Faculty of Biological Sciences

Research Bulletin

Scientists turn the spotlight on Leeds' bees

12th April 2012

A three year £1.3 million research project will examine how bees, hoverflies and other pollinating insects are affected by city life.

More than 100 parks, gardens, allotments, cemeteries and other natural and man-made habitats across Leeds will be studied by scientists from the University of Leeds this spring. Over the next few months, teams of ecologists will be sampling plants, pollinators and their interactions in gardens across four UK cities, including Leeds. They will also be creating large flower meadows in 15 sites in public parks and school grounds in each city. These flower-rich meadows will provide pollen and nectar for pollinating insects and act as 'wildlife corridors', allowing insects and other invertebrates to thrive. Urban areas now comprise 9 per cent of land in the UK so it is important to know how pollinators are affected by city life. This fieldwork will provide data on where pollinators can be found in the UK and shed light on the complex network of interactions between plants and their pollinators. The information collected will ultimately help local authorities to bring about more effective conservation management of these important insects. Professor Bill Kunin of Leeds' Faculty of Biological Sciences who is coordinating the project in Leeds, said: "Cities - and gardens in particular - can support surprisingly rich pollinator communities. By providing a wide range of flowers that last from early spring to late summer householders can make a real difference to the conservation of bees and other pollinating insects that are a vital part of the natural ecosystem." The research will be carried out in four UK cities: Bristol, Reading, Leeds and Edinburgh. It is funded jointly by a grant from the BBSRC (Biotechnology and Biological Sciences Research Council), Defra, NERC (Natural Environment Research Council), the Scottish Government and Wellcome Trust under the Insect Pollinators Initiative.

Recent Grants

Dave Westhead and colleagues in Experimental Haematology, Cancer Research UK (Jan 2015), £700,521

Sheena Radford, Mark Harris, Peter Stockley, Alan Berry, Alex O'Neill, Thomas Edwards, Adrian Goldman, Anastasia Zhuravleva, Wellcome Trust (Jan 2015), £443,015

Bill Kunin, EU (Jan 2015), £157,490

John Colyer, Leeds Teaching Hospitals Charitable Fund (Jan 2015), £40,000

Chris Hassall, Royal Society (Dec 2014), £14,500

Ryan Seipke, Royal Society (Nov 2014), £13,700

Alan Berry, Wellcome Trust (Oct 2014), £749,865

Ian Hope, Marie-Anne Shaw, BBSRC (Oct 2014), £396,565

Alison Ashcroft, Peter Stckley, Sheena Radford, Nic Stonehouse, David Brockwell, Darren Tomlinson, BBSRC (Oct 2014), £340,937

Les Firbank, Joe Holden, BBSRC (Oct 2014), £210,302

Darren Tomlinson and colleagues in Chemistry and Pathology, anatomy and Tumour Biology, Dr Hadwen Trusy (Oct 2014), £194,475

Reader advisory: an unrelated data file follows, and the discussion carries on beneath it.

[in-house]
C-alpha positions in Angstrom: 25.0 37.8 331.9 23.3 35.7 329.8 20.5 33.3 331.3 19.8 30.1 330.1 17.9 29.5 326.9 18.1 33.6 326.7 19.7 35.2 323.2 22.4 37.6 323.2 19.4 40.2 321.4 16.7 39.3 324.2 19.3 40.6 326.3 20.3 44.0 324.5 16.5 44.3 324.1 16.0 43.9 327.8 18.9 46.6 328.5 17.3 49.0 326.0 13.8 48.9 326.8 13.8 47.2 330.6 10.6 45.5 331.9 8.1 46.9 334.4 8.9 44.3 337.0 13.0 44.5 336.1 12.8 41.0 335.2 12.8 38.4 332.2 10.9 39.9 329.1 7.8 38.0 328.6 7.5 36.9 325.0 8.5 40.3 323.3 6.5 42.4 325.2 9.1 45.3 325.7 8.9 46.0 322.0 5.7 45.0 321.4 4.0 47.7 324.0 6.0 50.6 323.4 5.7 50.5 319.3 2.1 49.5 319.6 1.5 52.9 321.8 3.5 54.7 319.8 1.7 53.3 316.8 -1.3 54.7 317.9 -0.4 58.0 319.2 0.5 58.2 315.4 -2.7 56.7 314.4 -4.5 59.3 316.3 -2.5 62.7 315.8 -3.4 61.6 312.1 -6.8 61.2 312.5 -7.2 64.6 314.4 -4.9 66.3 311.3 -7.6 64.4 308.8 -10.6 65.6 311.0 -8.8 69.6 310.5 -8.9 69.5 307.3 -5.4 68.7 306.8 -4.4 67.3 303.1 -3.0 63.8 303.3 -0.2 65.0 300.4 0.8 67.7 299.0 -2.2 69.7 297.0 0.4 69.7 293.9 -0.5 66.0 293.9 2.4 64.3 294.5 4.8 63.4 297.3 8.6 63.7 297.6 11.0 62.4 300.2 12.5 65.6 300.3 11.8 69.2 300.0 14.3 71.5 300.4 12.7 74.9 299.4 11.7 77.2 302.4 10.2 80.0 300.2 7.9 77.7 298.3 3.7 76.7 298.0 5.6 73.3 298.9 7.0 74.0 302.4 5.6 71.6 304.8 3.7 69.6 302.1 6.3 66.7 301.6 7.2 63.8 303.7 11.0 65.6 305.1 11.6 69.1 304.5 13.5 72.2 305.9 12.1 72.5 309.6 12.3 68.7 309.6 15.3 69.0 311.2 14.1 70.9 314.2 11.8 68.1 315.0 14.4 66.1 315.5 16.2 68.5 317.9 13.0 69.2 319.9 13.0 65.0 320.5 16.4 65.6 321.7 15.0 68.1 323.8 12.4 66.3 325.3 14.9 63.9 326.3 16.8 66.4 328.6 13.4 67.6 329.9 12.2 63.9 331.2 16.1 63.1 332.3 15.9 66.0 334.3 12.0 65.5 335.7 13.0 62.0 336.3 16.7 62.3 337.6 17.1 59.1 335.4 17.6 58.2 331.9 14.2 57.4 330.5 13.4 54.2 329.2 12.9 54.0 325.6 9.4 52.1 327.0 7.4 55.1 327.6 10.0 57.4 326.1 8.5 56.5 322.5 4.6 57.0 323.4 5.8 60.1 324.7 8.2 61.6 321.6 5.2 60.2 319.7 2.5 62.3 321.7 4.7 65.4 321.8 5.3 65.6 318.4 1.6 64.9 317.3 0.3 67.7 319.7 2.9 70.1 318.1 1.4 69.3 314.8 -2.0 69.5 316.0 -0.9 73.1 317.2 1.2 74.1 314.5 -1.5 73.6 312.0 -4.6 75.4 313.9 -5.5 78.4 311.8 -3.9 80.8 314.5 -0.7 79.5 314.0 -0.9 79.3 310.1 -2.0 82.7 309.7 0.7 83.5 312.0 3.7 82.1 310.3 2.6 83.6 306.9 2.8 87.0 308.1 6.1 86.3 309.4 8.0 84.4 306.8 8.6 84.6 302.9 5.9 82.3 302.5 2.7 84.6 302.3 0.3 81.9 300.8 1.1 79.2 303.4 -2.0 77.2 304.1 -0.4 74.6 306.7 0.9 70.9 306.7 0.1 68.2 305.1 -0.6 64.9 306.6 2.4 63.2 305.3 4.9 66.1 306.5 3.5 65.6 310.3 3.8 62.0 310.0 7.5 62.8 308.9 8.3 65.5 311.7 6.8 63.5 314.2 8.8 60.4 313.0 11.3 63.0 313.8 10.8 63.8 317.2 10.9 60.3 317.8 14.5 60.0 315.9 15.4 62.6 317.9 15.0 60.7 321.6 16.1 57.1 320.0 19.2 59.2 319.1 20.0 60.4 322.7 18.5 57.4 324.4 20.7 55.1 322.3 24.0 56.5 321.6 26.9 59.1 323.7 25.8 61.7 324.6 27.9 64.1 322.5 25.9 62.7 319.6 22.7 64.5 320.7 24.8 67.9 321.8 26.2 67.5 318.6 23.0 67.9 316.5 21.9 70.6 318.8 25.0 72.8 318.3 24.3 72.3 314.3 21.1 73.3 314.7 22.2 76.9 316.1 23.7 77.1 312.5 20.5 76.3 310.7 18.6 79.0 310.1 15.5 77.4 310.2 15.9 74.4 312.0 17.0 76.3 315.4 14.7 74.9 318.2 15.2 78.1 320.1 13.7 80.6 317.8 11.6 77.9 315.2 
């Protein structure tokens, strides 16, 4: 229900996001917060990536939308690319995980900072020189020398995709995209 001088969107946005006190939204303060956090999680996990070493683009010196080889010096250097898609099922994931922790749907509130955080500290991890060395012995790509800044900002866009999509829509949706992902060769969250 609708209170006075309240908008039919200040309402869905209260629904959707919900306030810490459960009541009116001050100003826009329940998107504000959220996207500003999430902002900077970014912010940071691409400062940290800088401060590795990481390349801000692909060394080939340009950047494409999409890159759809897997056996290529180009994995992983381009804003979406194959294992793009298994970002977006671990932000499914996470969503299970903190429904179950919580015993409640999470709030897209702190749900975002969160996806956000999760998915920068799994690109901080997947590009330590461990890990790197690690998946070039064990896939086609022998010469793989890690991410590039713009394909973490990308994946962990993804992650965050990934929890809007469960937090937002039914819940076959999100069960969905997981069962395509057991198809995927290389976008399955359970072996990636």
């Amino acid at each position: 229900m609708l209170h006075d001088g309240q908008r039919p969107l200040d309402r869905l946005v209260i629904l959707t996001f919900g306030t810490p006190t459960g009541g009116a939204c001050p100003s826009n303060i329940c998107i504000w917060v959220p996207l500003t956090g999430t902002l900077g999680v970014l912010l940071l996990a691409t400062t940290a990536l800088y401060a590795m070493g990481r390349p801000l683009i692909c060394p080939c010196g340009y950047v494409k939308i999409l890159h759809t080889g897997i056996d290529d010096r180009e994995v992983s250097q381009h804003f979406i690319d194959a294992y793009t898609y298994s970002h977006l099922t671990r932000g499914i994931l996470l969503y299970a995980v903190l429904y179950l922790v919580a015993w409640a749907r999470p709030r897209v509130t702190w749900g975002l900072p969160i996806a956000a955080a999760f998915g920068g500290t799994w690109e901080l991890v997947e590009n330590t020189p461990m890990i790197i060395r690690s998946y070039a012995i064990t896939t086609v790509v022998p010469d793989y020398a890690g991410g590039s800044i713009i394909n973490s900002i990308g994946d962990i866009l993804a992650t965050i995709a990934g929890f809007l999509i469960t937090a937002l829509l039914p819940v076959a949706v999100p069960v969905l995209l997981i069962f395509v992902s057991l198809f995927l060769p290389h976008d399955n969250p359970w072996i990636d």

Paul Knox, EU (Oct 2014), £167,229

Martin Stacey and colleagues in Medicine & Health, Pfizer (Oct 2014), £90,453

Darren Tomlinson and colleagues in Experimental Oncology, YCR (Oct 2014), £69,480

Andrew Macdonald, Jamel Mankouri, Kidney Research Fund UK (Oct 2014), £58,878

Mike McPherson and colleagues in Dentistry and Engineering, Wellcome Trust (Oct 2014), £58,437

Dave Westhead and colleagues in Experimental Haemotology, Leukaemia & Lymphoma Research (Sep 2014), £281,424

Emmanuel Paci and colleagues in Chemistry, BBSRC (Sep 2014), £636,759

Andrew Peel, BBSRC (Sep 2014), £371,598

Lars Jeuken, Stephen Evans, BBSRC (Sep 2014), £333,684

Lars Jeuken, BBSRC (Sep 2014), £313,463

Michelle Peckham, Mark Harris, Rao Sivaprasadarao, Eileen Ingham, Nic Stonehouse, Nikita Gamper, Wellcome Trust (Sep 2014), £192,763

Neil Ranson, BBSRC (Aug 2014), £355,253

Stuart Egginton, BHF (Aug 2014), £271,094

Darren Tomlinson, Mike McPherson, Technology Strategy Board (Aug 2014), £98,665

Peter Henderson, Leverhulme Trust (Aug 2014), £15,222

Mike McPherson (and colleagues in the School of Chemistry), EPSRC (Jul 2014), £819,880

Peter Stockley, Neil Ranson, BBSRC (Jul 2014), £455,787

Sheena Radford, Univesity of Michigan (Jul 2014), £138,452

Ryan Seipke, British Society Antimicrobial Chemistry (Jun 2014), £11,960

John Trinick, BHF (Jun 2014), £222,614

Chris West, Leverhulme Trust (Jun 2014), £181,241

Jon Lippiat, Darren Tomlinson, BBSRC (May 2014), £125,174

Christine Foyer, Royal Society (May 2014), £24,000

David Brockwell, Sheena Radford, Medimmune Ltd (Apr 2014), £337,661

Peter Stockley, Wellcome Trust (Apr 2014), £251,019

Mike McPherson, Wellcome Trust (Apr 2014), £146,596

Andrew Macdonald, Kidney Research Fund UK (Apr 2014), £127,237

Elwyn Isaac, DEFRA (Apr 2014), £126,512

Mike McPherson (and colleagues in School of Design), Technology Strategy Board (Apr 2014), £114,350

Paul Millner, Peter Stockley, Darren Tomlinson, YCR (Apr 2014), £95,874

Carrie Ferguson, Karen Birch, Shaunna Burke, Heart Research UK (Apr 2014), £60,140

Tim Benton, Technology Strategy Board (Apr 2014), £24,969

Bill Kunin, Technology Strategy Board (Apr 2014), £21,244

Dave Westhead, MRC (Apr 2014), £18,304

Brendan Davies, BBSRC (Mar 2014), £451,829

Jim Deuchars, MRC (Mar 2014), £300,000

Urwin, Howard Atkinson, British Potato Council (Mar 2014), £69,953

Adam Kupinski, Children with Cancer (Mar 2014), £50,000

Anastasia Zhuravleva, Royal Society (Mar 2014), £14,973

Urwin, Howard Atkinson, Agriculture & Horticulture Develpmnt Brd (Mar 2014), £13,990

Alison Baker, Steve Baldwin, BBSRC (Feb 2014), £403,439

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